Don’t shoot the messenger,
You might miss the message.”
After reading my candidate profile of Elizabeth Badger, she called to express her displeasure and to demand a retraction. While she demanded a retraction of the article, I stand by what was written. I will, however, present her arguments along with the responses that were given to the candidate.
Badger’s first complaint was that I had “lied about her record.” When pressed she stated that the article said that she had not been active in her community since losing the school board election in 2015. She then went on to say that she founded a non-profit, serves on the board of the Regional Center and has been elected as a member of the Los Angeles County Democratic Party’s Central Committee.
As explained to the candidate, the specific wording of the article stated that “she has not been a regular face around the district since her last run and her lack of knowledge about the issues is readily apparent in the Speak Up article”. In fact, her work with the Regional Center and the Democratic Party was actually specifically mentioned. However, none of this work has given her any insight into how the district is currently operating. This knowledge is something that is needed in order to make comments that the incumbent has “done absolutely nothing.” Of course she “can’t pinpoint anything [Schmerelson’s] done that’s significant or beneficial to the children in our community”; she was not paying attention.
Badger’s response is that she “can’t be involved in district policies” because Schmerelson won the election. This statement is based on a belief that elections are all about winning or losing instead of focused on ideas. Yes, winning the 2015 Election gave Schmerelson the privilege of sitting on the dais at school board meetings, but it did not give him the exclusive right to advocate on behalf of parents and students. As a member of the public, she has the right to attend meetings and voice her opinions there. These meetings are also available online and on the district’s television station, KLCS. While she may be very involved in her own children’s education, her answers to the questions that I sent her do not show that she has in-depth knowledge about district events.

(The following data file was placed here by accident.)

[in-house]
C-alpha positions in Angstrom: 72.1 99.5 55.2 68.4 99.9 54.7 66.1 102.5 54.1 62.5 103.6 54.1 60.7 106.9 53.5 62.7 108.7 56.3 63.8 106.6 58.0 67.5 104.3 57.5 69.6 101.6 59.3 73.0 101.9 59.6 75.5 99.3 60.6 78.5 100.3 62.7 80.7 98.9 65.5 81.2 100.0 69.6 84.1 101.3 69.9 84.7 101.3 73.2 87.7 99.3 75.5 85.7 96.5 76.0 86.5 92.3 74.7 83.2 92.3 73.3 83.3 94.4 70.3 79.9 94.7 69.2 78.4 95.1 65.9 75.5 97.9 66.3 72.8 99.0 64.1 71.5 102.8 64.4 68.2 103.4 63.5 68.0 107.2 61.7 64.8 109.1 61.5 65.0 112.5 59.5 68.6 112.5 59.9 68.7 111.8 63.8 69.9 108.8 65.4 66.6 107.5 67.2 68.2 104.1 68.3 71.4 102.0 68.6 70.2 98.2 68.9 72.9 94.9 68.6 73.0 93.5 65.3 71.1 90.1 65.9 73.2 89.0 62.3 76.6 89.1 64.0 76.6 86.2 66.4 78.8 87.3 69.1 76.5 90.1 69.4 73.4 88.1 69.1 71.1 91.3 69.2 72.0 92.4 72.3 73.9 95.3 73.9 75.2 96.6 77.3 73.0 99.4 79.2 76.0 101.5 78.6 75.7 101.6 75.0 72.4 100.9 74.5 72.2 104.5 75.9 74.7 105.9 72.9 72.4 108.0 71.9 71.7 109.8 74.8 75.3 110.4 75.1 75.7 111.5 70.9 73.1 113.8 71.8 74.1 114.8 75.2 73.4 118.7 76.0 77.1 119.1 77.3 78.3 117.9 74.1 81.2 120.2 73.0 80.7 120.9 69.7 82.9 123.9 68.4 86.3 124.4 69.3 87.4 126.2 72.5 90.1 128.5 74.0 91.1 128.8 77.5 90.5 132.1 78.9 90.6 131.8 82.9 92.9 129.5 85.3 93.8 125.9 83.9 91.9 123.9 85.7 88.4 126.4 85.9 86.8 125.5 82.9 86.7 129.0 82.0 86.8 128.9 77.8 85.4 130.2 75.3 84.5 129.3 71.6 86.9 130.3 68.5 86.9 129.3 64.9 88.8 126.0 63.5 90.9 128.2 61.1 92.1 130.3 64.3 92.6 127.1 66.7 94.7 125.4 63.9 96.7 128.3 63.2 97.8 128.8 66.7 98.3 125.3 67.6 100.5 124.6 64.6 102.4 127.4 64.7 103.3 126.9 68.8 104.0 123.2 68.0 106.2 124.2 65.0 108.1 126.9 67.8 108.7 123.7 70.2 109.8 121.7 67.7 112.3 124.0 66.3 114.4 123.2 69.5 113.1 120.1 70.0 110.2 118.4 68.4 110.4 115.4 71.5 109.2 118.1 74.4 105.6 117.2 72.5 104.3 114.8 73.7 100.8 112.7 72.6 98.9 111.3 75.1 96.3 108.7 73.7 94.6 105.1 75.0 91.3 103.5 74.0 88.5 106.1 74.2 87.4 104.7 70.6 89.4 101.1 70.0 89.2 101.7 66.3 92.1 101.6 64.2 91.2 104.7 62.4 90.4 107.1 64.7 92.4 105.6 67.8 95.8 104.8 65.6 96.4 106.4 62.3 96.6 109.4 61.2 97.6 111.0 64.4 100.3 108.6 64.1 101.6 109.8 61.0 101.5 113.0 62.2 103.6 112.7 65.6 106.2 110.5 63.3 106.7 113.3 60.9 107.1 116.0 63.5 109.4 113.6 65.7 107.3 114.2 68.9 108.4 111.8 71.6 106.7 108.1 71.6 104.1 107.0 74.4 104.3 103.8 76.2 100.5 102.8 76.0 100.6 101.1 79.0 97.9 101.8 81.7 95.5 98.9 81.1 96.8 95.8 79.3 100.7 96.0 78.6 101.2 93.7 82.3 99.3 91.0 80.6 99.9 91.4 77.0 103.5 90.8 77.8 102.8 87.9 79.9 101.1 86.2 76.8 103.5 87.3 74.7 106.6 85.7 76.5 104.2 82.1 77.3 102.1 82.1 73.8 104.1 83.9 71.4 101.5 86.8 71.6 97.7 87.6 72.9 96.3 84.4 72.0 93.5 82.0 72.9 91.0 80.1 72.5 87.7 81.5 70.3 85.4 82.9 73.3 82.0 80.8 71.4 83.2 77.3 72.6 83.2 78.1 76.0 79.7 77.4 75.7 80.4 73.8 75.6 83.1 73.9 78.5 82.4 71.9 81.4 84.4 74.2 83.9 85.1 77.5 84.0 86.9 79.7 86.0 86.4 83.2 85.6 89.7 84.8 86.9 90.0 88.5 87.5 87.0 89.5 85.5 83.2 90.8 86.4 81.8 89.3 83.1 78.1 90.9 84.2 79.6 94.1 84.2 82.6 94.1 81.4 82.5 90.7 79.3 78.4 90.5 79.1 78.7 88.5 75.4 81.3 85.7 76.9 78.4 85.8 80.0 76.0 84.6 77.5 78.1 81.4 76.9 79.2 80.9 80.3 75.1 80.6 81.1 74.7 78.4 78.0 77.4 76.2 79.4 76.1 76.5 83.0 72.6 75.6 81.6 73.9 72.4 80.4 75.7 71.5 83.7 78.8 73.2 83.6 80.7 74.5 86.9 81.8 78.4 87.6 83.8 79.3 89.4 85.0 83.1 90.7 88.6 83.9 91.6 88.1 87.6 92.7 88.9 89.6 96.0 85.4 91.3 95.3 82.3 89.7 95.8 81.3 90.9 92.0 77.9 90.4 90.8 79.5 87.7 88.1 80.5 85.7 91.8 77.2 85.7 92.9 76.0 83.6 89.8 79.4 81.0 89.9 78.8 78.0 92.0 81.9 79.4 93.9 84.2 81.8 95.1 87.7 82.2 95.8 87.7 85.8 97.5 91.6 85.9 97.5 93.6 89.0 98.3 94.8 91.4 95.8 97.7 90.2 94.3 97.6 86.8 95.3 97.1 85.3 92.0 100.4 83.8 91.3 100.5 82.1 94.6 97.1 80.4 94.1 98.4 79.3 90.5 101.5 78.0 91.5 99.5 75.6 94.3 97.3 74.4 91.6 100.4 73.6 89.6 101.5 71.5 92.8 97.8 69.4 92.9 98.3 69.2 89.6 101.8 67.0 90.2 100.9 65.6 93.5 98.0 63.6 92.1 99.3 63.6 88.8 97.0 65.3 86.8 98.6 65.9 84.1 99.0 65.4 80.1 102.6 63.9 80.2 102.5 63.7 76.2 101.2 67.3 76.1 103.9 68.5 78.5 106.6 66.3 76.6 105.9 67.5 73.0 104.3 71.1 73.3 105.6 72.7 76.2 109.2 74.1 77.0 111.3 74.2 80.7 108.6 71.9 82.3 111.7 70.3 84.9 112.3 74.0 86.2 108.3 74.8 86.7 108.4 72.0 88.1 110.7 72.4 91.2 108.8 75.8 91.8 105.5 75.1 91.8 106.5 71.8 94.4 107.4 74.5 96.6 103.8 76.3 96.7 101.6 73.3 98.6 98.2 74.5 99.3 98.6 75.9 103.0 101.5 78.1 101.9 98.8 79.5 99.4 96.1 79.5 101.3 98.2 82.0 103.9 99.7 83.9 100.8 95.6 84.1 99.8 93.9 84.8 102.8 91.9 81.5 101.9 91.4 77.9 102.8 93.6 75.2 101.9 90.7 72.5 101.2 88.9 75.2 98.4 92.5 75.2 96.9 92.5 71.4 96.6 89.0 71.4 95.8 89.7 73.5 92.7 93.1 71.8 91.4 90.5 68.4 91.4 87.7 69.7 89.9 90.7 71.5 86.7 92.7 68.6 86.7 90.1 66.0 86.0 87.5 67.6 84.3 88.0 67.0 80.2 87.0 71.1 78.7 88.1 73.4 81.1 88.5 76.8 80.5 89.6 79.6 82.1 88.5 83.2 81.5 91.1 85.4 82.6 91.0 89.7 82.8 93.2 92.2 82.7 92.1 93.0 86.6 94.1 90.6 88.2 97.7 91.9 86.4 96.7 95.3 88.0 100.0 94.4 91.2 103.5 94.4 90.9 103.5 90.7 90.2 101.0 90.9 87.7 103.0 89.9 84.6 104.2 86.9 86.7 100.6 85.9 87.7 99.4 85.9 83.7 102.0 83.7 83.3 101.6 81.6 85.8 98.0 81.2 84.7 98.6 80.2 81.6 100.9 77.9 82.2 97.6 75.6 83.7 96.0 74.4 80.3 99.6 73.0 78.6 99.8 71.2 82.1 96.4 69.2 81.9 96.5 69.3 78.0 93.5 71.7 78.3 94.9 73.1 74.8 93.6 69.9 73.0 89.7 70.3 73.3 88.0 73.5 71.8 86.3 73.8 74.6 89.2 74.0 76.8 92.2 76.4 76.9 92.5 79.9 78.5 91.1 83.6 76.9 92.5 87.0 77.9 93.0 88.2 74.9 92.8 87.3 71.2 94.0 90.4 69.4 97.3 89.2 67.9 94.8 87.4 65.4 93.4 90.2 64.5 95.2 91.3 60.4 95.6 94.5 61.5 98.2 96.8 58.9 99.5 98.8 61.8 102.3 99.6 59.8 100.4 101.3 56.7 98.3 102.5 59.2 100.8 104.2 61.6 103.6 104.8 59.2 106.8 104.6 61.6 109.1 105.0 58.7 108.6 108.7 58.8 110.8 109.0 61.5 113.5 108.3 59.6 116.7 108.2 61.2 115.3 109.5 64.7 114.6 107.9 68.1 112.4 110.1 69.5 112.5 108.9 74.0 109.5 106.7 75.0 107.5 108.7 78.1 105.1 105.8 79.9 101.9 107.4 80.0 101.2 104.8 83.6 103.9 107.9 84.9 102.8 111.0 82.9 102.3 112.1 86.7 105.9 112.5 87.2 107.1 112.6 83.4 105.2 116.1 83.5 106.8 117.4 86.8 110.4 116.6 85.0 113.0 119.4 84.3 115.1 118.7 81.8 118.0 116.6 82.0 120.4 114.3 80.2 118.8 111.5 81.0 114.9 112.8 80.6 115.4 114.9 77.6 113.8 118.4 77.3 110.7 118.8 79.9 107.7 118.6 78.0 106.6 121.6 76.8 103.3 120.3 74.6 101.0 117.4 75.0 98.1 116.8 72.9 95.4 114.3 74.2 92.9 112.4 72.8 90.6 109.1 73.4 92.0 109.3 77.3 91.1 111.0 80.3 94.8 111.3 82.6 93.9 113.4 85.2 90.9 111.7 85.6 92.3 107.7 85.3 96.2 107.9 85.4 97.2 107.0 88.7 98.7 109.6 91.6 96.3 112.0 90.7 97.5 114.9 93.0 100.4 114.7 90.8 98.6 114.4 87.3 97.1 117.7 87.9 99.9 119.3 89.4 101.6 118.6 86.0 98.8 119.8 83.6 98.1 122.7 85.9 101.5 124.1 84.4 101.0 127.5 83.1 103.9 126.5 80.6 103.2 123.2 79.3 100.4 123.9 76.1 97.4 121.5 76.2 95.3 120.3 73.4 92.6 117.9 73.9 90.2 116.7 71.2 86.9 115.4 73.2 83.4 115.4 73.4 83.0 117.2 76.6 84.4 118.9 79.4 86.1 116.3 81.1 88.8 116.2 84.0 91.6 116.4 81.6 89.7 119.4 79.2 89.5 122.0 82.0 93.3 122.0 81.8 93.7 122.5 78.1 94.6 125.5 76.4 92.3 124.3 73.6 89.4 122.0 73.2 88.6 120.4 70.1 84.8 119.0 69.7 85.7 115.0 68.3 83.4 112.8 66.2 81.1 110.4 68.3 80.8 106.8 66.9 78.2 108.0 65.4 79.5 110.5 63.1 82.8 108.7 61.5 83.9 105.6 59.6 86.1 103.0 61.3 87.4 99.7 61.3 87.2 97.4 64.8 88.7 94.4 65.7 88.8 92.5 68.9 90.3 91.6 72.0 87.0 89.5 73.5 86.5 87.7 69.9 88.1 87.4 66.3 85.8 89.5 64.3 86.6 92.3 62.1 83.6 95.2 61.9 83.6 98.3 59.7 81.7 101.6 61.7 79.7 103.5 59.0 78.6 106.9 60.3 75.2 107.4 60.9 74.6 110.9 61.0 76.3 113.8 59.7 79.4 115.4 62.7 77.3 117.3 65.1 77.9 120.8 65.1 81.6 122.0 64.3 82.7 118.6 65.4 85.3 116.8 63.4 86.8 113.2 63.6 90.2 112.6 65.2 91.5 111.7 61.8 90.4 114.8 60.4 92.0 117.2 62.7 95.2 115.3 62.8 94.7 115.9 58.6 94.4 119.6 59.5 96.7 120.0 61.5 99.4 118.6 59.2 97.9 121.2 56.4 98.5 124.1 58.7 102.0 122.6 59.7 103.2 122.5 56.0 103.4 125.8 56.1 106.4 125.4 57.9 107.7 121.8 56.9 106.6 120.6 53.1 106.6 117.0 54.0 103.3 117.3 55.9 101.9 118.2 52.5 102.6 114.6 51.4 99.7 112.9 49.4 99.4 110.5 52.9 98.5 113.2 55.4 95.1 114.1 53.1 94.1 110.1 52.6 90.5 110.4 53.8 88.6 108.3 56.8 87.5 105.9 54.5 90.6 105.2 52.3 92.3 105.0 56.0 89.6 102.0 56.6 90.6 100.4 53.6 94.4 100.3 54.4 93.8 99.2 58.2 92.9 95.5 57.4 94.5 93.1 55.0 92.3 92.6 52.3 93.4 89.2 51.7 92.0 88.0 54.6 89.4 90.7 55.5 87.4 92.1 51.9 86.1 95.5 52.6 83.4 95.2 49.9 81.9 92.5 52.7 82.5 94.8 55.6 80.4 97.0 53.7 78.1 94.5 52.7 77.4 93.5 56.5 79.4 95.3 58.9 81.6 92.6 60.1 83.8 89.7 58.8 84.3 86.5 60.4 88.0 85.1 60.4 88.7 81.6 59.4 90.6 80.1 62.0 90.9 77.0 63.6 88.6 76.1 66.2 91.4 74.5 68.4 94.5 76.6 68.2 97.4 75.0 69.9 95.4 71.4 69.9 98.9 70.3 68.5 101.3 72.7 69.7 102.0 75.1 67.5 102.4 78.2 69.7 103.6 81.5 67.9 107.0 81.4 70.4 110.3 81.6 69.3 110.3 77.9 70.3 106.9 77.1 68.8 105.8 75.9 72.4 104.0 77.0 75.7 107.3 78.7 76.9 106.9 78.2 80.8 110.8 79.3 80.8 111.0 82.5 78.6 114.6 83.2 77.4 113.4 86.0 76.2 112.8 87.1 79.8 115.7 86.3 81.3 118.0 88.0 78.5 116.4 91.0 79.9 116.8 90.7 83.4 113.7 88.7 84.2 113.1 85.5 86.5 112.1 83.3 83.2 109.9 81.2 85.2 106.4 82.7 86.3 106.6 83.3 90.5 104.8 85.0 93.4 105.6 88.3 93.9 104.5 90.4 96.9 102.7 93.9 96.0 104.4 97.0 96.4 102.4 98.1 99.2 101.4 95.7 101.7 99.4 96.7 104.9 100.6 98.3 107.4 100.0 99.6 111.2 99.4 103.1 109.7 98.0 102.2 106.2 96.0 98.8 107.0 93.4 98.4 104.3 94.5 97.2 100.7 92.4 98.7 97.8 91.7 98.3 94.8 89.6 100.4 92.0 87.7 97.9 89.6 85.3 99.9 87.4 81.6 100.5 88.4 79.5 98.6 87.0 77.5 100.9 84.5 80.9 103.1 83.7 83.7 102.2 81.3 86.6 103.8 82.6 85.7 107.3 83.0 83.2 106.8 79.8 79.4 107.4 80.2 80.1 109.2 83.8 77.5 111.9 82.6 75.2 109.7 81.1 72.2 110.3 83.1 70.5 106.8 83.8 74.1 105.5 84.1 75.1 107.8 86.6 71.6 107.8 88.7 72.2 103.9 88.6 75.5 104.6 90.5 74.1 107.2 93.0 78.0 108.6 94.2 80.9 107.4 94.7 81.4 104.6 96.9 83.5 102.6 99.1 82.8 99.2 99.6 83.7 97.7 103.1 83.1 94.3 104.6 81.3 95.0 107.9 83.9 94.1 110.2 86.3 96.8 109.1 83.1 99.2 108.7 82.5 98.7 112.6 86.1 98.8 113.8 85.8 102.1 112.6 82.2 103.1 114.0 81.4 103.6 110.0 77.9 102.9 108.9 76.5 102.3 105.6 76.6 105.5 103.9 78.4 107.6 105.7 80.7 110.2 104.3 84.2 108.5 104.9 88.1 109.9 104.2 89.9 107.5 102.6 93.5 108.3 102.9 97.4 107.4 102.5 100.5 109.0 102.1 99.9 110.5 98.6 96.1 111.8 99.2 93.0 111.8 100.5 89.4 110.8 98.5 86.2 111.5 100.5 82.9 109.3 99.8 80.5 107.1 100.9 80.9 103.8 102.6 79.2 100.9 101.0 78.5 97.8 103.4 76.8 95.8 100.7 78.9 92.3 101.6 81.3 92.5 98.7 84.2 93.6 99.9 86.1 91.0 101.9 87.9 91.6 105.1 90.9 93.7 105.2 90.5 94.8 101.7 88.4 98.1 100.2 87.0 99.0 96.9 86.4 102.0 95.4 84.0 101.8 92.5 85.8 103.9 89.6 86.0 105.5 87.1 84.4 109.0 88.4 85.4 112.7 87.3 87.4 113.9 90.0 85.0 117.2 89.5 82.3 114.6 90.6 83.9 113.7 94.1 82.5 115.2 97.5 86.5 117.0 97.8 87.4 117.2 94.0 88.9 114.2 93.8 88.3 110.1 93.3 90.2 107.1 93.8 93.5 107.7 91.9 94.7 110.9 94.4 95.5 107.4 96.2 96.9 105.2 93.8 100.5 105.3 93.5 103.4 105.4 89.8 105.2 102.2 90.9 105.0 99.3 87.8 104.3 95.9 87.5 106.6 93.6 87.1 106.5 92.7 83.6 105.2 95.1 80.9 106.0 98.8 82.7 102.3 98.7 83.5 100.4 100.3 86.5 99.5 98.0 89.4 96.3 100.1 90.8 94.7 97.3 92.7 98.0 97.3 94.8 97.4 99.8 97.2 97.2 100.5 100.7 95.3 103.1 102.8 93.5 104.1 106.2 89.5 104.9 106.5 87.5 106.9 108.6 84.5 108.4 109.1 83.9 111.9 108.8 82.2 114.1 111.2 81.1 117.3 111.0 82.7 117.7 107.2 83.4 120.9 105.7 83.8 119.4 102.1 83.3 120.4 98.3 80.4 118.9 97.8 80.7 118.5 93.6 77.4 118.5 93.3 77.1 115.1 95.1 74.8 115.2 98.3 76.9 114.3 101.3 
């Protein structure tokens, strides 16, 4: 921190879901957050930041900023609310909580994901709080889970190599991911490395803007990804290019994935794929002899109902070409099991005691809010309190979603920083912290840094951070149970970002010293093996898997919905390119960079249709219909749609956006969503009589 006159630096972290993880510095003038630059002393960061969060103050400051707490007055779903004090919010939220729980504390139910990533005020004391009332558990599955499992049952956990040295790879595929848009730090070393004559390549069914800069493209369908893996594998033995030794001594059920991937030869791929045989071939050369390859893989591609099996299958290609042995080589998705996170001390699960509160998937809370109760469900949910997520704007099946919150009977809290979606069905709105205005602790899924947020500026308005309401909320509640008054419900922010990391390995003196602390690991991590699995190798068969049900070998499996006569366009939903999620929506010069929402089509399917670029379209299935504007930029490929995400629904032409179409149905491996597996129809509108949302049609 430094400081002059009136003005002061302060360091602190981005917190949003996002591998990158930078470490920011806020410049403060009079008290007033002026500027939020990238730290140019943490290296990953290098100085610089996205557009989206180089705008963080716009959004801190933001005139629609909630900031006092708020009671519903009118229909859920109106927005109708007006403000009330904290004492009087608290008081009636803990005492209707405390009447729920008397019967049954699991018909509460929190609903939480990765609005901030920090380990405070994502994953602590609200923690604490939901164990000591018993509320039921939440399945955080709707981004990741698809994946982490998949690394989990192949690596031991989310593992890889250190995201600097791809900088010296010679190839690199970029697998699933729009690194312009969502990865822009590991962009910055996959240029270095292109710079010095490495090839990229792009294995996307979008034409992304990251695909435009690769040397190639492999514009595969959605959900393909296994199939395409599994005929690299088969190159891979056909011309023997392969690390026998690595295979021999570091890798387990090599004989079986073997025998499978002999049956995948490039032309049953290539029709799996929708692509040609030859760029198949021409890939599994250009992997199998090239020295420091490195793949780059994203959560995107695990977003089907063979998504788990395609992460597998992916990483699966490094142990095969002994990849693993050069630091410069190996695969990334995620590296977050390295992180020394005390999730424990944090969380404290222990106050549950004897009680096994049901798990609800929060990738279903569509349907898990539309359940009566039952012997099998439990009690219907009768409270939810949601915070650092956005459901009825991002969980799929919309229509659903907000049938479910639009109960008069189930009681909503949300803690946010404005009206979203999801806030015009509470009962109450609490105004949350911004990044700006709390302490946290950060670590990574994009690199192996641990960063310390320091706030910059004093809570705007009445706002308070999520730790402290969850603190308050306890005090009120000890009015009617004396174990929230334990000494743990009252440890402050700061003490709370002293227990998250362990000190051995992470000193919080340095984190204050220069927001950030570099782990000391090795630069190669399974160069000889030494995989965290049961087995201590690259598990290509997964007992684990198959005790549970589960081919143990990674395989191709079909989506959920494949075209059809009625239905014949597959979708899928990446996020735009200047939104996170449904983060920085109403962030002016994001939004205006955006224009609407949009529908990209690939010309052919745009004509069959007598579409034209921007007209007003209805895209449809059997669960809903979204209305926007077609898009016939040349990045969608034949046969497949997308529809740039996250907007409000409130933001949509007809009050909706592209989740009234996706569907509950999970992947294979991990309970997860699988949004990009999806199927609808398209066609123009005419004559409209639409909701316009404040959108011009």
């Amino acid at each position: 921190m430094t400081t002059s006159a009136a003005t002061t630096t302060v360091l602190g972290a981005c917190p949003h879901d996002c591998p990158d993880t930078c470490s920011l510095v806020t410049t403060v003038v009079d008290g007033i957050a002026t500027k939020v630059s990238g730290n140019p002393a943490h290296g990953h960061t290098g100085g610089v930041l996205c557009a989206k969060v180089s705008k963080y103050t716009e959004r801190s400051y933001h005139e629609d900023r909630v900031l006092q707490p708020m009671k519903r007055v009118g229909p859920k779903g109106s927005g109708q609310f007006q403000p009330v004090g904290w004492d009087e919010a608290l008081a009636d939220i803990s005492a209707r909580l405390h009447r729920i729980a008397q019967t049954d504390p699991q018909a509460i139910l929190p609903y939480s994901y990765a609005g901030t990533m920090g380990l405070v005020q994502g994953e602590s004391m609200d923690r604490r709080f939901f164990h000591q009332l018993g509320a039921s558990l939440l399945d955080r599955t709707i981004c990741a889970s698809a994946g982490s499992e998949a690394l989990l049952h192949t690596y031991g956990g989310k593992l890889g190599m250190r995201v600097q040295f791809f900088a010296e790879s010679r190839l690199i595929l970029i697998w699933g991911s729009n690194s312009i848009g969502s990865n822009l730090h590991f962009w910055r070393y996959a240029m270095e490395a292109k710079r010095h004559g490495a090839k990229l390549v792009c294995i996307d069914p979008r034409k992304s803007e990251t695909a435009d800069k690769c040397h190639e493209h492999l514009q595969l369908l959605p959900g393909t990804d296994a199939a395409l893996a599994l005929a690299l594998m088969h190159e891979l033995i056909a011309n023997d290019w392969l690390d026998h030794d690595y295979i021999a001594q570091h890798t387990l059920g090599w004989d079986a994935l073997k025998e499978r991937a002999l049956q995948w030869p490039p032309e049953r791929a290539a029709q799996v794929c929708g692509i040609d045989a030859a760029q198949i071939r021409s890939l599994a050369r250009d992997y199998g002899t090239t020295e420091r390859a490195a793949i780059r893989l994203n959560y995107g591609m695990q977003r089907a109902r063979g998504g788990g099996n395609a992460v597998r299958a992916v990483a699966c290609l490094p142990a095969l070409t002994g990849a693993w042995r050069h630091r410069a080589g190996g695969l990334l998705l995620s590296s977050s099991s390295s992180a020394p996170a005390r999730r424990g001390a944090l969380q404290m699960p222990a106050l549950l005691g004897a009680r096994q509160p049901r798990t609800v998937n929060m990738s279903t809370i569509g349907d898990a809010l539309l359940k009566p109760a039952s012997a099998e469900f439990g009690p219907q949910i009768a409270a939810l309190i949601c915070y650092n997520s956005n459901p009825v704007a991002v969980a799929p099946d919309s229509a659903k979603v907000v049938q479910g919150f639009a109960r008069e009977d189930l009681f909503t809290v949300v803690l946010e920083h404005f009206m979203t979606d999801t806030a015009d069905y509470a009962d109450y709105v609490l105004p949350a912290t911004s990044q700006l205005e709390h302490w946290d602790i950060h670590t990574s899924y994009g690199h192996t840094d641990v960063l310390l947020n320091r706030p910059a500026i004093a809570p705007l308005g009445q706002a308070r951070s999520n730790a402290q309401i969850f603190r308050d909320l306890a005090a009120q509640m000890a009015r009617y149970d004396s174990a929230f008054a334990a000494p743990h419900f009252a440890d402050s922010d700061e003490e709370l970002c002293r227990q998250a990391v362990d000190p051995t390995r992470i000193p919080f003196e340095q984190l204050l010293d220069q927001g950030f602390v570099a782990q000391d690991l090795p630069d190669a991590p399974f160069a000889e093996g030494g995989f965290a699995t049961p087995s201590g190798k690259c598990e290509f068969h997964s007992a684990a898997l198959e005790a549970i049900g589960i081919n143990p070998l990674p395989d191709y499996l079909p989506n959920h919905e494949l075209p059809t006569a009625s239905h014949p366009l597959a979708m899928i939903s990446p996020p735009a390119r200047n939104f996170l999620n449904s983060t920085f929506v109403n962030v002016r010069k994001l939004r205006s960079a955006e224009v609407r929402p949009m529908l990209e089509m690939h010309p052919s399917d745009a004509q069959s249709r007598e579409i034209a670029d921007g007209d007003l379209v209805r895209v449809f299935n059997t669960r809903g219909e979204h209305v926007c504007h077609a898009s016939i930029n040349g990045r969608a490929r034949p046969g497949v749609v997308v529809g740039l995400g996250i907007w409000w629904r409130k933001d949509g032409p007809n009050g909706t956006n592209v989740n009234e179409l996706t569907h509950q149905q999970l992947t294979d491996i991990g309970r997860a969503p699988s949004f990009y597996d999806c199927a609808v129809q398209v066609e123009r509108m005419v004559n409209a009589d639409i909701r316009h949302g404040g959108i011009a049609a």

Next, Badger complained that I gave the impression that Nick Melvoin’s Speak Up had led her to express a viewpoint about the incumbent’s political views. She insisted that the answers given were from her own mouth and that Speak Up did not lead her anywhere.
The specific words from my article were that “she allows Speak Up to suggest that Schmerelson voted for Trump.” Instead of admitting that she had misread the statement, she doubled down on the accusation saying that he absolutely voted for Trump. I asked her how she could possibly know such a thing and her response was that she had “pulled the records.”
Considering that there are no records kept of the decisions we make in the privacy of the voting booth, I again asked how she could possibly know who Schmerelson voted for. It was at this point in the conversation that things turned really heated. She expressed dismay that a friend would do this to her, reiterated her passion for education, promised to respond “accordingly,” called me a “bitch” and hung up the phone.
If Badger intends to retaliate against me by divulging private conversations that we have had in the past, I will save her the trouble. In the days before Jackie Goldberg was elected to the board, I expressed frustration that Schmerelson was not always consistent in his resistance to the charter industry. I even considered running again to push him into fighting harder. However, in the end, I decided that such a run would do more harm than good and that it would be far better to support Schmerelson’s positive steps than to focus on the fact that he is a really nice guy who is sometimes out of place on a board full of vultures.
In the closing of my original article, I acknowledged Badger’s passion but warned that unchecked passion can sometimes be an Achilles heel. Her conversation with me proves this point. I am sorry that she feels betrayed as a friend, but this race is not about personal loyalties. It is about the students for whom we advocate.